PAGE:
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The Experimental Investigations of Centripetal Air Bleed With Tubed Vortex Reducer for Secondary Air System in Gas Turbine

[+] Author Affiliations
Xiao Chen, Ye Feng, Lijun Wu

AVIC Commercial Aircraft Engine Co., Ltd., Shanghai, China

Paper No. GT2014-26959, pp. V05CT16A038; 8 pages
  • ASME Turbo Expo 2014: Turbine Technical Conference and Exposition
  • Volume 5C: Heat Transfer
  • Düsseldorf, Germany, June 16–20, 2014
  • Conference Sponsors: International Gas Turbine Institute
  • ISBN: 978-0-7918-4573-8
  • Copyright © 2014 by ASME


In a modern gas turbine, the air bled through High Pressure Compressor (HPC) rotor drums from the main flow is transported radially inwards and then transferred to cool the High Pressure Turbine (HPT). The centripetal air flow creates a strong vortex, which results in huge pressure losses. This not only restricts the mass flow rate, but also reduces the cooling air pressure for down-stream hot components. Adding vortex reducer tubes to the centripetal air bleed can reduce the pressure loss and ensure the pressure and mass flow rate of the supply air. Design optimization of the tubed vortex reducer is essential in minimizing the pressure losses.

This paper describes experimental investigations of different configurations of tubed vortex reducers at different rotational speeds and mass flow rates. Particular attention is paid to the shape of the drum hole, the length of the tubed vortex reducers at the same installation location, and the angles of the nozzle guide vane outlets. The core section of test rig is comprised of two steel disks, one drum rotor and stationary cases with nozzle guide vanes. It operates at representative engine parameters, such as the turbulent flow parameter, λT(0.2–1.8) and the Rossby number Ro(0.05–0.08). Three conclusions can be drawn based on the experimental results. 1) The shape of the drum hole is a key factor of the bleed system pressure loss. An oval hole configuration has less flow resistance and results in lower pressure losses compared with a circular hole design. 2) The tests prove that tubed vortex reducers are instrumental in minimizing centripetal air flow. These components effectively restrain the free vortex development and decrease the pressure losses in the cavity. 3) Basically, the flow field consists of a free vortex and a forced vortex. The length of the tube influences the flow field and the pressure losses at the inlet and outlet of the tubed vortex reducer. However, the tube length is less important when compared with the shape of drum hole.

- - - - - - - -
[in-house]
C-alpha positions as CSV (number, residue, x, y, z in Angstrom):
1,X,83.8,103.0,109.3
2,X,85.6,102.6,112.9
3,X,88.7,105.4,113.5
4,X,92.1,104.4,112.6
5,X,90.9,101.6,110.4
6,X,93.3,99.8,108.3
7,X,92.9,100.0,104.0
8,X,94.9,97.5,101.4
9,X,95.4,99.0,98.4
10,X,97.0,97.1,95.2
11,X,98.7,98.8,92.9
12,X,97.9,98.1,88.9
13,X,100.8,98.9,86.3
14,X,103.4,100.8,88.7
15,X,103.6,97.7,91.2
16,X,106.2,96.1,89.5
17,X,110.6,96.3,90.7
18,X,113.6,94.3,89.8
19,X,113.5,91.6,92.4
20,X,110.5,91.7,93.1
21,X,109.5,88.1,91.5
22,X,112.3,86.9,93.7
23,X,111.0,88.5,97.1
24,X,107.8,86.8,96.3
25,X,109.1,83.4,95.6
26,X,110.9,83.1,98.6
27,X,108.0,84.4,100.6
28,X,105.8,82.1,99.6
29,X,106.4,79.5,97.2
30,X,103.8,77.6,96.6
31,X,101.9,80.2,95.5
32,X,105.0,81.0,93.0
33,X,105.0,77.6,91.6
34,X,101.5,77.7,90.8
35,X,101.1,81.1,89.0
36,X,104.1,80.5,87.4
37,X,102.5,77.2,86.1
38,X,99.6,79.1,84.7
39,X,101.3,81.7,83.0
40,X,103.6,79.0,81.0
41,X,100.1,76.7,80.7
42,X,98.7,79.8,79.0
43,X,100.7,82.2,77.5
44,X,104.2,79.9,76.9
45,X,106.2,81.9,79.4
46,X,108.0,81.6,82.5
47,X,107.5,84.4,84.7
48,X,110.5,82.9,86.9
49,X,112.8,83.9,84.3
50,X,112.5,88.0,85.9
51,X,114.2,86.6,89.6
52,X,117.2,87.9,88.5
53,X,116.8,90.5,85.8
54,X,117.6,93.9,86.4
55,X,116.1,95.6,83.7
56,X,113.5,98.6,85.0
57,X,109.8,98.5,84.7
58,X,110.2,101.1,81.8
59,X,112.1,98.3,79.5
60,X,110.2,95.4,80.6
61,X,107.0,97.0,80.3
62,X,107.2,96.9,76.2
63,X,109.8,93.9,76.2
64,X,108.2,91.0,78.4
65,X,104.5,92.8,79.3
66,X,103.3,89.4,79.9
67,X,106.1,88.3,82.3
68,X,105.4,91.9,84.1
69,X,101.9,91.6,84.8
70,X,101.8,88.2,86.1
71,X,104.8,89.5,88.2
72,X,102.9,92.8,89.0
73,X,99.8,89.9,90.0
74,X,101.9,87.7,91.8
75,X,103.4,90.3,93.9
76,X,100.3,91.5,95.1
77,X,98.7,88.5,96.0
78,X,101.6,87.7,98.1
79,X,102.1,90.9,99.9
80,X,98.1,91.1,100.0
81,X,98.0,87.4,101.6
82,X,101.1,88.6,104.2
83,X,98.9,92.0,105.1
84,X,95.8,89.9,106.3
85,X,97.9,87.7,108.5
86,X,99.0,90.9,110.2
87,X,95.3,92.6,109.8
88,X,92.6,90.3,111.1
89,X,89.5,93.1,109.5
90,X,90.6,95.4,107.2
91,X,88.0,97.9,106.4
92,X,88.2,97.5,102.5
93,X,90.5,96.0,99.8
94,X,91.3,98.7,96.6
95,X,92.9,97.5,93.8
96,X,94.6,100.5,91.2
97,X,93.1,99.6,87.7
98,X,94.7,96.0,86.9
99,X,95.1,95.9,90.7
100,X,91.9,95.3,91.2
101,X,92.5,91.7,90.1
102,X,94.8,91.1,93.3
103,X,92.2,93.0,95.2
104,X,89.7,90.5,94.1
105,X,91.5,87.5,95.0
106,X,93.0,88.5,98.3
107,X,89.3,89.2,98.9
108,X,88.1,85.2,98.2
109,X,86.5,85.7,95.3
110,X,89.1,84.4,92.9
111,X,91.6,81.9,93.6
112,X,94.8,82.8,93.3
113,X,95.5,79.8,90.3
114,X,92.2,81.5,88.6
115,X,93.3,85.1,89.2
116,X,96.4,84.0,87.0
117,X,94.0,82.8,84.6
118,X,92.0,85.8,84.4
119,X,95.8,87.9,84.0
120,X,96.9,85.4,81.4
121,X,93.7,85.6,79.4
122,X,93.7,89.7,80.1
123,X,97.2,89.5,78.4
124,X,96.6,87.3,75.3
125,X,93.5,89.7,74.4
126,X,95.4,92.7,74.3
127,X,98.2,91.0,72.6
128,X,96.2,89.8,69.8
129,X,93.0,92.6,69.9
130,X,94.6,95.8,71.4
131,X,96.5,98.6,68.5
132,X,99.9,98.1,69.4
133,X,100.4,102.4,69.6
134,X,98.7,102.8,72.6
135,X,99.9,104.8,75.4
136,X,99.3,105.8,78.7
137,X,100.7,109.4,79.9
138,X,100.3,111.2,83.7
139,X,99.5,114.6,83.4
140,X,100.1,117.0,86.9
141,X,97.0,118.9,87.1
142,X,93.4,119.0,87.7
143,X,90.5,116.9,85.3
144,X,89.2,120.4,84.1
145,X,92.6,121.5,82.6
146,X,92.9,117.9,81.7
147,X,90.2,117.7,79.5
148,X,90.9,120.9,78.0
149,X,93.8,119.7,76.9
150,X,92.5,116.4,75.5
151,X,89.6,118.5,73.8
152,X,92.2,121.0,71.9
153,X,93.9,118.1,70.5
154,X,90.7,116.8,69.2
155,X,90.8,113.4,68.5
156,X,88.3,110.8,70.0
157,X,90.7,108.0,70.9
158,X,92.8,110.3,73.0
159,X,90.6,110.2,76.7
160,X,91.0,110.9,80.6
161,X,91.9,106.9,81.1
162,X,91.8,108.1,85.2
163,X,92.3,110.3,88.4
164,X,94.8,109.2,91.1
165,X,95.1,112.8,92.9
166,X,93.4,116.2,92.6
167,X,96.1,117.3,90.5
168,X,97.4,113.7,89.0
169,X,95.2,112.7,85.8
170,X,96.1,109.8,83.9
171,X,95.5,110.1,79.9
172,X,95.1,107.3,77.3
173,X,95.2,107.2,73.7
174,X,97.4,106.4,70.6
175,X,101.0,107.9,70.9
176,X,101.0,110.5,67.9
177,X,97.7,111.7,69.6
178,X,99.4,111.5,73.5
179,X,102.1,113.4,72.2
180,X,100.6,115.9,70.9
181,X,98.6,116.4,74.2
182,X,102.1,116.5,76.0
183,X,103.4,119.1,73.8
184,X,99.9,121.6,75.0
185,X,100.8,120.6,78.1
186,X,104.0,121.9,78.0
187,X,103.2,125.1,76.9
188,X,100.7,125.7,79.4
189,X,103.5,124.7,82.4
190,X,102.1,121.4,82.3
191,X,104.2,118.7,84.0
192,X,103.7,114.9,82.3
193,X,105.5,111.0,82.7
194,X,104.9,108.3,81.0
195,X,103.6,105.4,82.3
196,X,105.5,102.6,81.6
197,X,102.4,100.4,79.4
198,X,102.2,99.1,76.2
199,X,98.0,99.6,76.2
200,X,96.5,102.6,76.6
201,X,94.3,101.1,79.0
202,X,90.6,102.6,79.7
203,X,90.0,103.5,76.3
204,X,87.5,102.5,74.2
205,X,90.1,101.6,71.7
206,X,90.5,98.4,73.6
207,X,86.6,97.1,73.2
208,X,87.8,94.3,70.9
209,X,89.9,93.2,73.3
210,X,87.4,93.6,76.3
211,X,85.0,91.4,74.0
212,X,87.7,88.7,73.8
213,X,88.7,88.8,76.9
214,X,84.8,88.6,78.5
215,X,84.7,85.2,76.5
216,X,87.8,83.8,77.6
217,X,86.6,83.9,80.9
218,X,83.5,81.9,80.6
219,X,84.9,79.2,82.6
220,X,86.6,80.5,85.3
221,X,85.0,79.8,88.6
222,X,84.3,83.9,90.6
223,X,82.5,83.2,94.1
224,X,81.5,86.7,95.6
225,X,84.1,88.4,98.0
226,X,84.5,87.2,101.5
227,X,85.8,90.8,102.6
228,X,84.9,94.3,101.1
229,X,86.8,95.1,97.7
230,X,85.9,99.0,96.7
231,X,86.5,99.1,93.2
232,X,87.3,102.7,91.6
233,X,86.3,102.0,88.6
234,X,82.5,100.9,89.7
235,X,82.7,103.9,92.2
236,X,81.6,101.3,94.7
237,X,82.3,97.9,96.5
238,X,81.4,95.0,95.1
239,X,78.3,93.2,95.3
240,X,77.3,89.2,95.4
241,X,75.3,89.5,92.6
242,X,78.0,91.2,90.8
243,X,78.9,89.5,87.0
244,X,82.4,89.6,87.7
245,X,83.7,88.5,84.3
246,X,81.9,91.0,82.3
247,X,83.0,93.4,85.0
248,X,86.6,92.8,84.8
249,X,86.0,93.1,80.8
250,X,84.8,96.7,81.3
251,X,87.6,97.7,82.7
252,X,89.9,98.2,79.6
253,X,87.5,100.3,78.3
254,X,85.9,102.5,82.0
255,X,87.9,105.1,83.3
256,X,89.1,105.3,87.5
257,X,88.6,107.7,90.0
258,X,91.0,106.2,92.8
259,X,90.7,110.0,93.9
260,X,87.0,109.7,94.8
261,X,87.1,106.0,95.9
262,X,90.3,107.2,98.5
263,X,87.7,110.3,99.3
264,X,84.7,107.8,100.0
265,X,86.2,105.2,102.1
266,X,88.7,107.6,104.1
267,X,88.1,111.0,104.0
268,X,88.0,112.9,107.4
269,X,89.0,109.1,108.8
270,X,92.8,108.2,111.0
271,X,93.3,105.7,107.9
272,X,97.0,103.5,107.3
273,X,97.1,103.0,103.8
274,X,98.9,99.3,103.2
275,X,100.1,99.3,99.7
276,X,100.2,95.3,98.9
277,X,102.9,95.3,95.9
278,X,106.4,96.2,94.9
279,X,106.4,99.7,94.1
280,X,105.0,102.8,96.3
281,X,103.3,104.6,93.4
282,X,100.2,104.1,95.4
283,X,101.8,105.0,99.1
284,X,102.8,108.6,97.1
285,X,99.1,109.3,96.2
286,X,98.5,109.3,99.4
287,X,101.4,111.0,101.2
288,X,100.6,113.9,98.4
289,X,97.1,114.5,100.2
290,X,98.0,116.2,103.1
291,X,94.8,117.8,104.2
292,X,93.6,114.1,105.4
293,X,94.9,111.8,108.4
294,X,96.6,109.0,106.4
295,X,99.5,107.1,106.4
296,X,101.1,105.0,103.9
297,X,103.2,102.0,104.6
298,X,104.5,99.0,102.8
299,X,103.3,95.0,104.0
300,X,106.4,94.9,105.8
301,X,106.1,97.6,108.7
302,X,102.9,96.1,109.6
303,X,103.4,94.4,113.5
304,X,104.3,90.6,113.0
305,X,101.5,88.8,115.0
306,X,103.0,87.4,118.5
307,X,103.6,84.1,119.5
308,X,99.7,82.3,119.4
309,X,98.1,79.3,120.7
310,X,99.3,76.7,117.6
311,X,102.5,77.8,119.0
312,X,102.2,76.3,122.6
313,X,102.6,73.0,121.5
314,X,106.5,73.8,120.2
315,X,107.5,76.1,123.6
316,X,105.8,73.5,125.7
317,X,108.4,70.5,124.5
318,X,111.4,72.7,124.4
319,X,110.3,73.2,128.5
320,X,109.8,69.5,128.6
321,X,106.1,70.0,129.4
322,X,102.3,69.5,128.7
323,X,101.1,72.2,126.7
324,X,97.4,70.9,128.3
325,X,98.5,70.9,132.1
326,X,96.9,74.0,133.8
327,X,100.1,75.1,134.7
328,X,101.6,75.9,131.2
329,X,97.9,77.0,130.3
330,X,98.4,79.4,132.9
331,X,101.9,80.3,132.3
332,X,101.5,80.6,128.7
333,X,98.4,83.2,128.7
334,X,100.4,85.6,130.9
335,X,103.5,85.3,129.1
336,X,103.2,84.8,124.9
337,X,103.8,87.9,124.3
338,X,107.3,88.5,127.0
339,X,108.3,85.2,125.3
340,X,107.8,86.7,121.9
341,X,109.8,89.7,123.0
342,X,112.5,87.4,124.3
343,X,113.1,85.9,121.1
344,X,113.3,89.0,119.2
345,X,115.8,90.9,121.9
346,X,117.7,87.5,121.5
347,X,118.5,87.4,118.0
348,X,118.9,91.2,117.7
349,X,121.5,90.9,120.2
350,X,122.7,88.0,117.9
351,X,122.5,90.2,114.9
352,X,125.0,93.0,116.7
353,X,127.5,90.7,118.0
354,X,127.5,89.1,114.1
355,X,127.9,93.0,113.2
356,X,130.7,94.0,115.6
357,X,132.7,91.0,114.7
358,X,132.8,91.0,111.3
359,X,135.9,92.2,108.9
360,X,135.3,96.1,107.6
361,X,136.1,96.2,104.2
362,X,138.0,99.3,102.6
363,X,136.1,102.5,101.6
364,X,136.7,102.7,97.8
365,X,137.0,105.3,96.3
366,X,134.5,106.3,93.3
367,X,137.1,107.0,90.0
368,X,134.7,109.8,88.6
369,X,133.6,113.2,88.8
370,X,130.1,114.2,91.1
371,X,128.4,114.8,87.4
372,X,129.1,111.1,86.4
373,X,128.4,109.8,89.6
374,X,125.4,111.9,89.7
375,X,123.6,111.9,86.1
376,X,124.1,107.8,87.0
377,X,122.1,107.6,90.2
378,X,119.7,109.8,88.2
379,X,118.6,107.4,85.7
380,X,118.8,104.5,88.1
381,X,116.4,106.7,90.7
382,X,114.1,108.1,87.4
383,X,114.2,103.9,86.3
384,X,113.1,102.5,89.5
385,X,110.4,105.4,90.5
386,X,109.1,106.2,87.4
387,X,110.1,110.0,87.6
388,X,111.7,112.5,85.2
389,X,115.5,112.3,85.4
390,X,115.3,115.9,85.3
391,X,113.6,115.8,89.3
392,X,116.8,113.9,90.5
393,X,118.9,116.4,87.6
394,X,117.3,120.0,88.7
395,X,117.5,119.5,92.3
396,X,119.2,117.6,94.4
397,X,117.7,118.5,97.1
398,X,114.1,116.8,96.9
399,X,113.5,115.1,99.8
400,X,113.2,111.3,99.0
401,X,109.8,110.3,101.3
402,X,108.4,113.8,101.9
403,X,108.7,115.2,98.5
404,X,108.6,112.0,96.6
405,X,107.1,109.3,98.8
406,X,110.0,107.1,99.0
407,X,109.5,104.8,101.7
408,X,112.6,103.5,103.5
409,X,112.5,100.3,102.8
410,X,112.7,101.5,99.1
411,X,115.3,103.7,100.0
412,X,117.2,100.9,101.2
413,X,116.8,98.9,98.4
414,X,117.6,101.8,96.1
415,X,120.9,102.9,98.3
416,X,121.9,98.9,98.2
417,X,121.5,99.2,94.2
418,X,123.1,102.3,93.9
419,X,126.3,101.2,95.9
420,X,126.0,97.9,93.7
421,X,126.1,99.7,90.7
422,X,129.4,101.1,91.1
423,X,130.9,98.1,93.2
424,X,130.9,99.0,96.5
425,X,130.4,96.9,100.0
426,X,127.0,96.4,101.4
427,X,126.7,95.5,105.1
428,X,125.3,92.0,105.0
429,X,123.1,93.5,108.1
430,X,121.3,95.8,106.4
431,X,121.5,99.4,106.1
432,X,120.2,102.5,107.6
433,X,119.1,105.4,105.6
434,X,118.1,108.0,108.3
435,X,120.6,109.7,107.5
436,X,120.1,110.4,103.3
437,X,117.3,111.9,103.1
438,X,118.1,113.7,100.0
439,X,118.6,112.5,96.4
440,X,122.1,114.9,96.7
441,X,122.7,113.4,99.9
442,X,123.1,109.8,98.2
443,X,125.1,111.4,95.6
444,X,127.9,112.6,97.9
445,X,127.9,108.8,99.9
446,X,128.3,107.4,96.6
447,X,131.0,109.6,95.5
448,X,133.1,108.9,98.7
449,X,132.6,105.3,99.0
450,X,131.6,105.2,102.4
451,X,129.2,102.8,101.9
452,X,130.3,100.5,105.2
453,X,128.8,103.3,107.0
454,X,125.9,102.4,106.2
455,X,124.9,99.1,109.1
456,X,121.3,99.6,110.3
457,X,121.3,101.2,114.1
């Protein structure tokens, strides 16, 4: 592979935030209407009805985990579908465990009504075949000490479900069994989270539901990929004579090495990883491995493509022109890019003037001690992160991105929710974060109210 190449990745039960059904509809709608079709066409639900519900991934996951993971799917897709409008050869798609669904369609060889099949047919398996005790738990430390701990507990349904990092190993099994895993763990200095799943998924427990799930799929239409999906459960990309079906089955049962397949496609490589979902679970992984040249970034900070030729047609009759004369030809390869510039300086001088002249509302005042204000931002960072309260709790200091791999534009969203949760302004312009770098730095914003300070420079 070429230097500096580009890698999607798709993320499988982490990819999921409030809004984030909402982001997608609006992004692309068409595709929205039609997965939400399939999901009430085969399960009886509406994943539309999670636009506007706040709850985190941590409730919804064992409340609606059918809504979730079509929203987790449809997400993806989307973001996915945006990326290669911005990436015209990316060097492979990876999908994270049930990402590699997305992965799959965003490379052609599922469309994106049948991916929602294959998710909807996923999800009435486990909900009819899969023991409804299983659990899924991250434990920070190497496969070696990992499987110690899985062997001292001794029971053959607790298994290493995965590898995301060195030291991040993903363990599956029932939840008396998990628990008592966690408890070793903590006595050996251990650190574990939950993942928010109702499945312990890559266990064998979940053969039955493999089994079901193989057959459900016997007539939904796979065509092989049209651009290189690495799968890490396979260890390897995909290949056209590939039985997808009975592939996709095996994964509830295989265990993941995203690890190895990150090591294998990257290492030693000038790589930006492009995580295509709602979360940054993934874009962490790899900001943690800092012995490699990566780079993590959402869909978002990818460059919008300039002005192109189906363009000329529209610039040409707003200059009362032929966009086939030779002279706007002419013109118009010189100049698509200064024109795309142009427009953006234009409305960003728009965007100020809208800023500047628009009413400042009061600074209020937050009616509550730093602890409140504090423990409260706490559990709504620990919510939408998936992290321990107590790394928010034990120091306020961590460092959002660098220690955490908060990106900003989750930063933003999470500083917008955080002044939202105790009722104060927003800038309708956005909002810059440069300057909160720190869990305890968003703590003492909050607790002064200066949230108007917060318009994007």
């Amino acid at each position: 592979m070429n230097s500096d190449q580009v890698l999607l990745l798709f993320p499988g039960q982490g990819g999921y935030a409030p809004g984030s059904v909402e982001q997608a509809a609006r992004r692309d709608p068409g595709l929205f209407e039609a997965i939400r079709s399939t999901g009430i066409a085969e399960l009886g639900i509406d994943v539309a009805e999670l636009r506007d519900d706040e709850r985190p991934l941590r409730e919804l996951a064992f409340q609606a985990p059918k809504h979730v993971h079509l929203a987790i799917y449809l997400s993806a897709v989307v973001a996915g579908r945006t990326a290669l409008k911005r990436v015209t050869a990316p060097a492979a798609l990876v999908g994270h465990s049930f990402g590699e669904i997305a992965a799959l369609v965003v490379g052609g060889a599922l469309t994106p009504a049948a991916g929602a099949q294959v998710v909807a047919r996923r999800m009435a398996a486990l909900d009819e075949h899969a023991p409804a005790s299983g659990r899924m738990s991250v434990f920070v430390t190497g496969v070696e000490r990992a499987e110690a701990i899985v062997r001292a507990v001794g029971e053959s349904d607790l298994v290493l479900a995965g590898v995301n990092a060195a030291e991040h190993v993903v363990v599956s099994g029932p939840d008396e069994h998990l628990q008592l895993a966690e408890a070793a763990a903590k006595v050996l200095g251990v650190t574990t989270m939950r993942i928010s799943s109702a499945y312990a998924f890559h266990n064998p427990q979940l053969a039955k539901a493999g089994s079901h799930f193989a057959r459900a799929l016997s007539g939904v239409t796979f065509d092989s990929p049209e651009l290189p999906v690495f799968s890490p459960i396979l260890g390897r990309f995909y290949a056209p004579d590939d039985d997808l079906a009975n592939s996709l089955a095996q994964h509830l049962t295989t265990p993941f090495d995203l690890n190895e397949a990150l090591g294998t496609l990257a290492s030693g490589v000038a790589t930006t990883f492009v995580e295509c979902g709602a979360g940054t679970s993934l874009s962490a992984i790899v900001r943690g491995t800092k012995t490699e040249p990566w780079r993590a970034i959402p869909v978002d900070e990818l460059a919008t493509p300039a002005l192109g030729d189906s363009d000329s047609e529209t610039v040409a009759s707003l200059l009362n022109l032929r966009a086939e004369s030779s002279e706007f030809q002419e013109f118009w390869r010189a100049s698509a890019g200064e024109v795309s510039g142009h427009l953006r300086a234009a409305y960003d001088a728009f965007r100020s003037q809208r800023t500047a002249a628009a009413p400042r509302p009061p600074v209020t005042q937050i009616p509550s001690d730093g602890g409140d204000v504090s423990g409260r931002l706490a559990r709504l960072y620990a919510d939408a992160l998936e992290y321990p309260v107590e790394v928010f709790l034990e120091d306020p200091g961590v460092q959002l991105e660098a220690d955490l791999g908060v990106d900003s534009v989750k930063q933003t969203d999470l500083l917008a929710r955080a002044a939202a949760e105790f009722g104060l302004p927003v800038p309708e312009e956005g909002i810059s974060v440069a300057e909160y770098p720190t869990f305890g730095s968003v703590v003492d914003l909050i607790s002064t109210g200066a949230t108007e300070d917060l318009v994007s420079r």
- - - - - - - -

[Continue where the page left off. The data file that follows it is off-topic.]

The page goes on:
Copyright © 2014 by ASME



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